We’re all too aware of the accidents that can occur from distracted driving. For very good reasoning, hand-held cell phones are at the top of our list of things to avoid while driving. According to The National Safety Council, 26% of our nation’s car accidents were the result of the driver talking or texting on their cell phone.

Massachusetts is considering joining many of its neighboring states and banning the use of hand-held Mobile devices. Several bills that would require hands-free cellphone use have been filed for the 2015-2016 legislative session, none have been heard yet.

Massachusetts Teen driving while texting not aware how distracting Hand-Held Mobile Devices are to her safety

Massachusetts Current Law & Results

  • A 2010 Massachusetts law bans texting while driving and any cellphone use car operators 18 or younger. Adults are also not allowed to text or drive — but they are permitted to hold their phones and drive at the same time.
  • According to state data, through June, nearly 15,000 citations — with fines ranging from $100-$500 — for texting had been issued in Massachusetts under the 2010 law.

Laws & Fines in Massachusetts Neighboring States:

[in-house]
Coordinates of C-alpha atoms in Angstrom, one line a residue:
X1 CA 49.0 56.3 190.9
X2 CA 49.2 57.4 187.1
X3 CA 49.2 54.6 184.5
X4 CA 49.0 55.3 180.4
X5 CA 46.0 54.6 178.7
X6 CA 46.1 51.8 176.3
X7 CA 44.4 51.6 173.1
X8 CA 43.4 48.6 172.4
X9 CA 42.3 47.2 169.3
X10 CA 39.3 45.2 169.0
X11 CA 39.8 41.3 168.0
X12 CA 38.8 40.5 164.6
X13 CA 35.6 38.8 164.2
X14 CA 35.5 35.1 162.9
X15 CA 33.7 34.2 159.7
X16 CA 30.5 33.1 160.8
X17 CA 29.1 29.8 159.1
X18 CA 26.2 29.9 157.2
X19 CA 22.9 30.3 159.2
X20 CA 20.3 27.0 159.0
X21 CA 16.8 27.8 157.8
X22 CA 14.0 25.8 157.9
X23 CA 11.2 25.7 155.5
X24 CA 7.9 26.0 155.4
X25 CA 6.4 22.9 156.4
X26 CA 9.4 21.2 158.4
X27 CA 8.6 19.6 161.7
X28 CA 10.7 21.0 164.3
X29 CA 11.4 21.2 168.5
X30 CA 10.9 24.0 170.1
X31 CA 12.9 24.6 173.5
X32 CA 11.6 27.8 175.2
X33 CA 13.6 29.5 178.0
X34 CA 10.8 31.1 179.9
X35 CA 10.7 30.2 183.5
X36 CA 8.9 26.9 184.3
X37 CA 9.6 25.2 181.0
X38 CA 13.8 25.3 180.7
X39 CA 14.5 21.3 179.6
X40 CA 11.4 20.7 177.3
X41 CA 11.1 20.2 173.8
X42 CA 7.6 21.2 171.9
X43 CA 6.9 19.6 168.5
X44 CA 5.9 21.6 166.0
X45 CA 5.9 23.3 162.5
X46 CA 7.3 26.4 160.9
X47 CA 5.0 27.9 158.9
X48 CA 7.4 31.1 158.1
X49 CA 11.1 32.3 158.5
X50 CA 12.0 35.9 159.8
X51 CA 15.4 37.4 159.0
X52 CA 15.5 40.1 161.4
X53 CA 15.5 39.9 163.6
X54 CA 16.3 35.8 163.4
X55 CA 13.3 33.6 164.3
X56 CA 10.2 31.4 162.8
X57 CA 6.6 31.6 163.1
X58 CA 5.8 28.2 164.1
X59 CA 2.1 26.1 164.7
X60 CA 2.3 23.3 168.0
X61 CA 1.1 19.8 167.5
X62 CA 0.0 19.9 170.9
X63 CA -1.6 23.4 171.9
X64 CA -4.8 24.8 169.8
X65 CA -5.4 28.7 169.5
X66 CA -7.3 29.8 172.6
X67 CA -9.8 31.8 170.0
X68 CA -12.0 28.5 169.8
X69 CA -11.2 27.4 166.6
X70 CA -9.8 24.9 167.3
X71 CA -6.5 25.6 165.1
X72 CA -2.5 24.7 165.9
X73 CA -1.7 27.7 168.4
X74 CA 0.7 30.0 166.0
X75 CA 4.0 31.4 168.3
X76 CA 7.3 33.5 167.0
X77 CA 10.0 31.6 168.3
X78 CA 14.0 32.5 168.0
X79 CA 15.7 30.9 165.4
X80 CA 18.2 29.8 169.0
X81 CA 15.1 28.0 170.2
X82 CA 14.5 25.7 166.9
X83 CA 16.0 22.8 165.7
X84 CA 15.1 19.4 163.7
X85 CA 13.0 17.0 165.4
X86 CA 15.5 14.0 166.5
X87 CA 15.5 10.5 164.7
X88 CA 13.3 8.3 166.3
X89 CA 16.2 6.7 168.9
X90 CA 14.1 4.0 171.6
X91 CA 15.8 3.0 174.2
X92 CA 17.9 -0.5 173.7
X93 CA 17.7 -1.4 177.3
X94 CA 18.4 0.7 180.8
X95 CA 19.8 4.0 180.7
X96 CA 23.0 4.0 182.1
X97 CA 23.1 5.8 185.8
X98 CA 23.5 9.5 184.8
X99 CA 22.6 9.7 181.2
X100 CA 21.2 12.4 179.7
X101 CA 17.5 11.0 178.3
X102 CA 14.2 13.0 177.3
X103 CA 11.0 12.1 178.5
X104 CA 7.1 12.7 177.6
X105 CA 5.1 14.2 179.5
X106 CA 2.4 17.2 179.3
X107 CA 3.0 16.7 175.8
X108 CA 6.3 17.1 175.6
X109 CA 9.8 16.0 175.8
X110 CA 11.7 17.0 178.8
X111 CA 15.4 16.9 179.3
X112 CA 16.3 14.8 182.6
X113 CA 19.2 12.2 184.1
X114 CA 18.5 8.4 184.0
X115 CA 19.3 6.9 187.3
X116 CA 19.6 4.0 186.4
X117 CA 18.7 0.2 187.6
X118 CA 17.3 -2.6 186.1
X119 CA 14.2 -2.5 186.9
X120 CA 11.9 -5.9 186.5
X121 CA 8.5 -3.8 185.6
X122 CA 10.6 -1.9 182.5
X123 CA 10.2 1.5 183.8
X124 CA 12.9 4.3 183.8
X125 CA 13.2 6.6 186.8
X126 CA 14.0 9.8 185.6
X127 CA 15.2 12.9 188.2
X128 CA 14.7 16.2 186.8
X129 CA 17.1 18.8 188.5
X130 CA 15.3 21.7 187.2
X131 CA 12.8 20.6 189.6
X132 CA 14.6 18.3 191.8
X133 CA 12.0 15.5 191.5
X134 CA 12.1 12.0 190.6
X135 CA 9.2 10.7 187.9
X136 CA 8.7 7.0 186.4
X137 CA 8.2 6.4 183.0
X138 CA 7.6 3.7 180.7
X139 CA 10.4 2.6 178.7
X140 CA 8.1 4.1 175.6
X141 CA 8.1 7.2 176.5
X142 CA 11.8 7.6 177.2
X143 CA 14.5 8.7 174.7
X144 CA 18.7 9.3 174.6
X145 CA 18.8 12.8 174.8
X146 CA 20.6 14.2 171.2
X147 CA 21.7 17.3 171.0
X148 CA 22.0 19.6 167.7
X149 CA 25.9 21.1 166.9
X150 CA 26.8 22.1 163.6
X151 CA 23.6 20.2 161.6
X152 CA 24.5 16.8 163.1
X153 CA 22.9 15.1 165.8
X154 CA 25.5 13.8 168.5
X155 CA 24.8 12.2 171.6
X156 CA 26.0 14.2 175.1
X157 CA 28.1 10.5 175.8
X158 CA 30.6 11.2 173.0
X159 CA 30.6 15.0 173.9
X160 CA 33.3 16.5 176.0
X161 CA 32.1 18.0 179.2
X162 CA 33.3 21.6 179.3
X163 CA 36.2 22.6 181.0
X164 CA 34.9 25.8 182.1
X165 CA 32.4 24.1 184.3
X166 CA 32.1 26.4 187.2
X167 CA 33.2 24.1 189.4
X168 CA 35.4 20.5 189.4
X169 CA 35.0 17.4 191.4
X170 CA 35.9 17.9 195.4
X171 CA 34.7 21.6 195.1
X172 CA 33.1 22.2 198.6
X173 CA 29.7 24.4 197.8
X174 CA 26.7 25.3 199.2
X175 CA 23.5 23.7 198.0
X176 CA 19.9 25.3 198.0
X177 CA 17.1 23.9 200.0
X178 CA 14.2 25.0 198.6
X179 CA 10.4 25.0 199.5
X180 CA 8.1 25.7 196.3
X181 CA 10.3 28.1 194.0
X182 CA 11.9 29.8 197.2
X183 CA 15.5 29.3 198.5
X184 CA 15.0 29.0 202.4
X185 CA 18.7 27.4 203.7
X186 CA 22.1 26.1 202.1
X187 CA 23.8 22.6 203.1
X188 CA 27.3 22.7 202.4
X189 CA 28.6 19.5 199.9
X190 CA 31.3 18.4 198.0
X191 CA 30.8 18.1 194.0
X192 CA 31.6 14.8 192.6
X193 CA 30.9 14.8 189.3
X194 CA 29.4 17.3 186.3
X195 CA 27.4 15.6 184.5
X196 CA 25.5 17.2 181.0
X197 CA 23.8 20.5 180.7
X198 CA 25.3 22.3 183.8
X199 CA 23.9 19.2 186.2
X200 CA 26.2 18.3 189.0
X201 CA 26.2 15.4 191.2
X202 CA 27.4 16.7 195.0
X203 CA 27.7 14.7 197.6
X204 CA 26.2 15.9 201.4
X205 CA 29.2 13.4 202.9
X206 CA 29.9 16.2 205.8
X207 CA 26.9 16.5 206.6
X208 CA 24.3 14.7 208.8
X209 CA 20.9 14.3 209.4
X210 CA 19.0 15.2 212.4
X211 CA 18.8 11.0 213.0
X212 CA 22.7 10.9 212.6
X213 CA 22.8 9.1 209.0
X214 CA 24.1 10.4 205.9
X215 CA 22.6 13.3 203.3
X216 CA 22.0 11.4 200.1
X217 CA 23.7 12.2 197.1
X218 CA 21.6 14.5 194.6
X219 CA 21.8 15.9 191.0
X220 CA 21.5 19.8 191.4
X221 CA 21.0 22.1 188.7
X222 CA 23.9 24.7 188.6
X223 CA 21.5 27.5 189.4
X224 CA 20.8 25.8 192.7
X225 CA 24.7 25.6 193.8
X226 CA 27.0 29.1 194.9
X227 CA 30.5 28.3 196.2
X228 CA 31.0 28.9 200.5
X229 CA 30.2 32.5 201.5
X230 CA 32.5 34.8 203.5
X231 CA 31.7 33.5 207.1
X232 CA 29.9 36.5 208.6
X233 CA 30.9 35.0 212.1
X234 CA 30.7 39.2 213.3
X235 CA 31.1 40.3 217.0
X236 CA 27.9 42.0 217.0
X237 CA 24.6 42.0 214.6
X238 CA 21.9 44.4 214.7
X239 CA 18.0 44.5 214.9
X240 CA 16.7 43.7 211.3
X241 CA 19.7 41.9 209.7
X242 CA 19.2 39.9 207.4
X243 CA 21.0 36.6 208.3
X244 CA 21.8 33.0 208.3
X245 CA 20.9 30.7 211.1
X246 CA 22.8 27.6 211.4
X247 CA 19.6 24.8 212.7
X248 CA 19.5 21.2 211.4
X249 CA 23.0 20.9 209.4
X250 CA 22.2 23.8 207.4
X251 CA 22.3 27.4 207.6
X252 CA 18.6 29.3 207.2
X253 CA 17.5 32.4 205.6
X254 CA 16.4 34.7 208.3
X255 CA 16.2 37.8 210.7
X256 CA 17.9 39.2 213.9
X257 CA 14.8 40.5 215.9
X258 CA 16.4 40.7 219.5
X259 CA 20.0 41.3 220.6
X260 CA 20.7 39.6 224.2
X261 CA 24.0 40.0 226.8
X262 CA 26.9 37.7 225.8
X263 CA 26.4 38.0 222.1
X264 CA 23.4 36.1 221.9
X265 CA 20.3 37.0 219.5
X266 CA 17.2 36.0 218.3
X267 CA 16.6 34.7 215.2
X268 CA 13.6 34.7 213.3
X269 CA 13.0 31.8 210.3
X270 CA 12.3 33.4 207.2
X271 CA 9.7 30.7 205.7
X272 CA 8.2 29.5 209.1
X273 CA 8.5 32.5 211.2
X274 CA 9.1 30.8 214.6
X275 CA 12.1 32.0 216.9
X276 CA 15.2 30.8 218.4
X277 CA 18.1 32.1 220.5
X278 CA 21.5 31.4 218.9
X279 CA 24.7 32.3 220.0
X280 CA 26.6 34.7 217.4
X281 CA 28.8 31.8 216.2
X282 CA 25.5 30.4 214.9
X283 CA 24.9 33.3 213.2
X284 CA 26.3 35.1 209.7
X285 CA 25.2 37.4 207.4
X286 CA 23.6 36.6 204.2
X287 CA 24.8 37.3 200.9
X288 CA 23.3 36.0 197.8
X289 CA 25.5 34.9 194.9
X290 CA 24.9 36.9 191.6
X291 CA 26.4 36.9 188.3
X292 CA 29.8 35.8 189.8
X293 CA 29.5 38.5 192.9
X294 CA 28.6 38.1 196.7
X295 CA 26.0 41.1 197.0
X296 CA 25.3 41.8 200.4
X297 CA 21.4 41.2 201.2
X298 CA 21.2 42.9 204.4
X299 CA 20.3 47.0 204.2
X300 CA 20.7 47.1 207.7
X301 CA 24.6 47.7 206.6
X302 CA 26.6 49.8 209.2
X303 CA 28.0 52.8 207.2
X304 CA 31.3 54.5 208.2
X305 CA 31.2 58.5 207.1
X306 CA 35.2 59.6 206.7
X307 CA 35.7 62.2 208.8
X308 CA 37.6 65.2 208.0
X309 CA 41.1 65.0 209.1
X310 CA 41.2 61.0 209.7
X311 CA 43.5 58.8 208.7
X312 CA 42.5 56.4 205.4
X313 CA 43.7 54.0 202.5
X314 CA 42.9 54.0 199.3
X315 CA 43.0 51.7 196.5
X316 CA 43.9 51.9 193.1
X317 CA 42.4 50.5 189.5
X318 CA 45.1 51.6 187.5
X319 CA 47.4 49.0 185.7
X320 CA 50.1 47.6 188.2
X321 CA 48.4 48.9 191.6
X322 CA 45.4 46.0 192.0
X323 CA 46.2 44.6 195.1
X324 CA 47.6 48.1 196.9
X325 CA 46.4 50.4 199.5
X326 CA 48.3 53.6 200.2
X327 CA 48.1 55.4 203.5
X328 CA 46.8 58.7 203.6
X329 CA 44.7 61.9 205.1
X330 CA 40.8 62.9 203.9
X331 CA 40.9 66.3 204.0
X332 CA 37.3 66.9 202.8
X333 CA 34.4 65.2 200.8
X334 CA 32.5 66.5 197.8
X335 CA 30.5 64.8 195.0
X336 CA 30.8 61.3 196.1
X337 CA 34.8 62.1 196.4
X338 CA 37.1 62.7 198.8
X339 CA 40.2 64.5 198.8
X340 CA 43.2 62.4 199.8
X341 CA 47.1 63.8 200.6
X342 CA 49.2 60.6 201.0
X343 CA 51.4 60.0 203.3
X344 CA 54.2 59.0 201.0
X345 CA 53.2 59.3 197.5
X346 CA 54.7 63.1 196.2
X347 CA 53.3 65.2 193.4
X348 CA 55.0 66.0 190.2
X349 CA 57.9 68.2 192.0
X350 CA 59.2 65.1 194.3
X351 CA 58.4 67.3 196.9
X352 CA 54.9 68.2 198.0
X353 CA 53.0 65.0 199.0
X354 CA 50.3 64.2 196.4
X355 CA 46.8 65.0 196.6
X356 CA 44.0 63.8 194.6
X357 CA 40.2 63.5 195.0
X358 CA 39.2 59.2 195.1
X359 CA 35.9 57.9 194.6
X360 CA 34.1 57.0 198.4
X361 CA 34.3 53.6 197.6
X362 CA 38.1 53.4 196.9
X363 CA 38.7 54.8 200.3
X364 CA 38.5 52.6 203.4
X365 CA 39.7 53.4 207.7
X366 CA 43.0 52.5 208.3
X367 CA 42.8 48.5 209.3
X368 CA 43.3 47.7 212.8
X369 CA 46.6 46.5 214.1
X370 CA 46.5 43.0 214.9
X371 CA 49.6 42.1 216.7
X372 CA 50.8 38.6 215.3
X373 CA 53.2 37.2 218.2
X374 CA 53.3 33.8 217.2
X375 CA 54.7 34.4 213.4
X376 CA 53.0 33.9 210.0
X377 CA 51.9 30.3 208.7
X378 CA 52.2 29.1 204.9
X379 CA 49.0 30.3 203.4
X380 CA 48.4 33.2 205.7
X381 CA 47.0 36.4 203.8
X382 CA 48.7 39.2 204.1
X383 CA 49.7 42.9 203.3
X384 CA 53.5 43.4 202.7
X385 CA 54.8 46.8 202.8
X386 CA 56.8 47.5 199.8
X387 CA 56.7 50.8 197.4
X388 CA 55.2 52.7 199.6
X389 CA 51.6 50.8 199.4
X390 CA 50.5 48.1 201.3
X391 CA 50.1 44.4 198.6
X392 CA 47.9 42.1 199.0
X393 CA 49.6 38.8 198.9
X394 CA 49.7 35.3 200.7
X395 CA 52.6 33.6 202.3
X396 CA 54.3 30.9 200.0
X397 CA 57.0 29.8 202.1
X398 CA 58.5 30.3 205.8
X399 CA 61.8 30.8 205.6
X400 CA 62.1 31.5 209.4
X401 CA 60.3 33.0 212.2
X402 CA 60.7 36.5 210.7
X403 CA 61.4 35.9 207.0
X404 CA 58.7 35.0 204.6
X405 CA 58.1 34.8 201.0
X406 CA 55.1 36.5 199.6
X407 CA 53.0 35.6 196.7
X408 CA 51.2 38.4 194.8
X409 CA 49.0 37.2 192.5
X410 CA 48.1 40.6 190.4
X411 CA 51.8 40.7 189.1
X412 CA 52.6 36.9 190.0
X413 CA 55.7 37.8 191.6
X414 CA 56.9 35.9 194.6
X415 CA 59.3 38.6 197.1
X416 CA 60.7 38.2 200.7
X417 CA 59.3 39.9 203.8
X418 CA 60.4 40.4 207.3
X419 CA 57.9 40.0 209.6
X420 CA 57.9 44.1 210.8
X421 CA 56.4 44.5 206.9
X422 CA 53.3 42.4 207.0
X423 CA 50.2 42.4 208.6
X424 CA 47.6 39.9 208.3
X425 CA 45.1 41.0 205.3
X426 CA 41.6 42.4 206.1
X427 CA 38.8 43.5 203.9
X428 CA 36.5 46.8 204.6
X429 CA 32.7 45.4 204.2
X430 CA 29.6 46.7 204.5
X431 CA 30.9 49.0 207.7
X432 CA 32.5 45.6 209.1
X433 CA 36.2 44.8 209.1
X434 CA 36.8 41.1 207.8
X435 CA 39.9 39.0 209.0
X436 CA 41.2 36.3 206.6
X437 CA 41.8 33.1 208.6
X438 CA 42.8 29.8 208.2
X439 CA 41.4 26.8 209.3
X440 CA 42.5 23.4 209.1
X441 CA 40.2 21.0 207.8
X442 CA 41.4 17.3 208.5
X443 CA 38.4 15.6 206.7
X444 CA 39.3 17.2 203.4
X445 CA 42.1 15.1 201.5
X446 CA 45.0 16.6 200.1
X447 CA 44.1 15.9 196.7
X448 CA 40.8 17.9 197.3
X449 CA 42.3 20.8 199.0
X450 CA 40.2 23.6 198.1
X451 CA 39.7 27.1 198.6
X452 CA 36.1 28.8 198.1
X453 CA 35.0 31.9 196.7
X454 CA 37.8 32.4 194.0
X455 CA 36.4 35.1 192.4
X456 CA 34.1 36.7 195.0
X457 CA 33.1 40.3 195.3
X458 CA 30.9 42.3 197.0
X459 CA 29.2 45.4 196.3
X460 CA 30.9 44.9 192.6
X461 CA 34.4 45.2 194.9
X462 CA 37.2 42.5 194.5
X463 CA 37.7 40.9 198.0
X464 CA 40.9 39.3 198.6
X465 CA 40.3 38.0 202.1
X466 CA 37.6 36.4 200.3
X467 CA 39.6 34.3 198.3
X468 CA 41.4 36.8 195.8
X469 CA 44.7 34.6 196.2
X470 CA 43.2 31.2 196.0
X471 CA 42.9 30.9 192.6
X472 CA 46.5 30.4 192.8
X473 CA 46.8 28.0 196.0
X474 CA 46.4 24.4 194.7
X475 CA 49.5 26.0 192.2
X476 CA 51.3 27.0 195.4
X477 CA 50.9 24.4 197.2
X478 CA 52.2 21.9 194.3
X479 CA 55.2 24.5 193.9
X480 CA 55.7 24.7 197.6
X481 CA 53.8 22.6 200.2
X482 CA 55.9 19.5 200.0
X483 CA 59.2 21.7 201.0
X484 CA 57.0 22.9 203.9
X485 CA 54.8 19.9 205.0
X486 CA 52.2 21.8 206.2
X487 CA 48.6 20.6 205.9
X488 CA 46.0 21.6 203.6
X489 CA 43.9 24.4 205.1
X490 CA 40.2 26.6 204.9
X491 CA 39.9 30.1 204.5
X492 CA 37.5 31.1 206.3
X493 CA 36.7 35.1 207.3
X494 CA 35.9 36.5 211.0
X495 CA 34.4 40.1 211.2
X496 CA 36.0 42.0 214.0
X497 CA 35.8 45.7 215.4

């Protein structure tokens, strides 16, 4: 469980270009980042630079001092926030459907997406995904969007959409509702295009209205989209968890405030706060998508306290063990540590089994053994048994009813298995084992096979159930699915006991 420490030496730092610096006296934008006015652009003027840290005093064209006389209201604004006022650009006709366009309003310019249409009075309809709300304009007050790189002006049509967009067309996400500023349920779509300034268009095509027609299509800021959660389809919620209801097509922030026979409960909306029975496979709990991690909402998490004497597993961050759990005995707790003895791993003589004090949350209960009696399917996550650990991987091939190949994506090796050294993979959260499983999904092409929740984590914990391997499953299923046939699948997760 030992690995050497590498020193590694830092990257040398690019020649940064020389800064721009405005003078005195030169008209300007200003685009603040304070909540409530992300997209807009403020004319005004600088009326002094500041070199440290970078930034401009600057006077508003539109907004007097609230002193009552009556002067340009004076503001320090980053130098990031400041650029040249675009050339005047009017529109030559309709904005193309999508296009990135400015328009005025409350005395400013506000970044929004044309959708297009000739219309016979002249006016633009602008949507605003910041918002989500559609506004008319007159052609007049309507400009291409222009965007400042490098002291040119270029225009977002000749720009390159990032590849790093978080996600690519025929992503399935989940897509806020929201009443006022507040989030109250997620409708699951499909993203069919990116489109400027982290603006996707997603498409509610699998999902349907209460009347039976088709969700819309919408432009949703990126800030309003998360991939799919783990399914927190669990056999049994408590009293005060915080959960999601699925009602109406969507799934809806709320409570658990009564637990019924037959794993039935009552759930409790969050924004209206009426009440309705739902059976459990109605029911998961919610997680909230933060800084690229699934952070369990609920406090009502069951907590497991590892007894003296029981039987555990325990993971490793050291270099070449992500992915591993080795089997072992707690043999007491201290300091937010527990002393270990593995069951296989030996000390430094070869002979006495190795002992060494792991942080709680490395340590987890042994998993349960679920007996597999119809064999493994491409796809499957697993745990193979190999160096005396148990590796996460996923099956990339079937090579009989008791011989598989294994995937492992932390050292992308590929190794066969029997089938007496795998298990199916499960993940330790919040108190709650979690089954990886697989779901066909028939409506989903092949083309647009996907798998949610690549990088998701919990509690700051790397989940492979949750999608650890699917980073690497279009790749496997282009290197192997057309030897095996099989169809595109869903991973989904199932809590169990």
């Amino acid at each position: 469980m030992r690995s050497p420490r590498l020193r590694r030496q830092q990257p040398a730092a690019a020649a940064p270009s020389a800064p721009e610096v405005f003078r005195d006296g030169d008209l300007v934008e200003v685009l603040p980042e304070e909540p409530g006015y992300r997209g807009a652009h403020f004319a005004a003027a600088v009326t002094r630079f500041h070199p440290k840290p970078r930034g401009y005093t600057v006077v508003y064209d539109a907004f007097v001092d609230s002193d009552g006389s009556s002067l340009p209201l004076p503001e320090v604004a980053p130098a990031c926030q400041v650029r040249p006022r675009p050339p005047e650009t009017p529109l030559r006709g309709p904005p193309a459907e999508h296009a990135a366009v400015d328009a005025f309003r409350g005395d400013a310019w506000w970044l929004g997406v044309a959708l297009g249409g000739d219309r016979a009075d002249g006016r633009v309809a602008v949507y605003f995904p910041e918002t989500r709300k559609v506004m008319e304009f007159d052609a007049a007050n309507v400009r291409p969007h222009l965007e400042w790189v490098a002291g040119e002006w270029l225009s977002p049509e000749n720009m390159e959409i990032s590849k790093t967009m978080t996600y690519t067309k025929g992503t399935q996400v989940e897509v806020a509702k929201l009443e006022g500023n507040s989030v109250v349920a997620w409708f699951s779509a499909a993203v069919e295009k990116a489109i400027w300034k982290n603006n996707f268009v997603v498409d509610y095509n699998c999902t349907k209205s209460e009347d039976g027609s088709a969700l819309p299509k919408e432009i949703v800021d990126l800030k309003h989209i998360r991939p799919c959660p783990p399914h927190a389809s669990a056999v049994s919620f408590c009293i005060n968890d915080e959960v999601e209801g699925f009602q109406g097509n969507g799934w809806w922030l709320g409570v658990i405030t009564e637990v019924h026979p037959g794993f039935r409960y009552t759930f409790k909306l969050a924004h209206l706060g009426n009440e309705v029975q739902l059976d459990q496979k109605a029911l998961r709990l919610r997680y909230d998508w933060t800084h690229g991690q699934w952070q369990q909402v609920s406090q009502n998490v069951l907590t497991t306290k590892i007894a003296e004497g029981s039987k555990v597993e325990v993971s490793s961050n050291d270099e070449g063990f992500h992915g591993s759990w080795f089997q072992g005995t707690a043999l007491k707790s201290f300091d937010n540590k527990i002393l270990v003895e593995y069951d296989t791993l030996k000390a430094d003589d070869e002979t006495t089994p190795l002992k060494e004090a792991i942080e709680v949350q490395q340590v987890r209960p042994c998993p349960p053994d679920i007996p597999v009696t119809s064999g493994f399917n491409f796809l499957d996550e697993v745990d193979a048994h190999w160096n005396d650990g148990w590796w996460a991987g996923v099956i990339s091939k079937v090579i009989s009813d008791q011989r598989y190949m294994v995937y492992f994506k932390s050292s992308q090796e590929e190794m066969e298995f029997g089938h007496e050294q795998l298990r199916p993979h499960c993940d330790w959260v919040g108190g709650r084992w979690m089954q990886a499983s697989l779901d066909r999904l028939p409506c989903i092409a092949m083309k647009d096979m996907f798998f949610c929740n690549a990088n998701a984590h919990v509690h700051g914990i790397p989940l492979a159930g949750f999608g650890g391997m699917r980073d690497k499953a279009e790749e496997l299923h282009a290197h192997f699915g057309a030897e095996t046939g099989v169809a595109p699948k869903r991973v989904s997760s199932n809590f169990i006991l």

• New Hampshire, fines range from $100–$500.
  • Vermont, fines range from $100–$500.
  • Connecticut, penalties range from $150–$500.
  • New York, violators can be fined up to $450 along with receiving a $93 surcharge for each violation.
  • Rhode Island, a hands-free cellphone bill passed the state Senate in March but was referred for further study by the House.

U.S. State Cell Phone Use Laws – According to the Governors Highway Safety Association

Massachusetts woman driving not knowing that Hand-Held Mobile Devices cause distracted drivingSee the complete list of states’ cell phone use laws.

  • Hand-held Cell Phone Use: Currently, 14 states, Washington D.C., Puerto Rico, Guam and the U.S. Virgin Islands prohibit all car drivers from using hand-held cell phones while driving.
  • All Cell Phone Use: No state bans all cell phone use for all drivers, but 38 states and D.C. ban all cell phone use by novice drivers, and 20 states and D.C. prohibit it for school bus drivers.
  • Text Messaging: Washington was the first state to pass a texting ban in 2007. Currently, 46 states, D.C., Puerto Rico, Guam and the U.S. Virgin Islands ban text messaging for all drivers. All but 5 have primary enforcement. Of the 4 states without an all driver texting ban: 2 prohibit text messaging by novice drivers and 1 restricts school bus drivers from texting.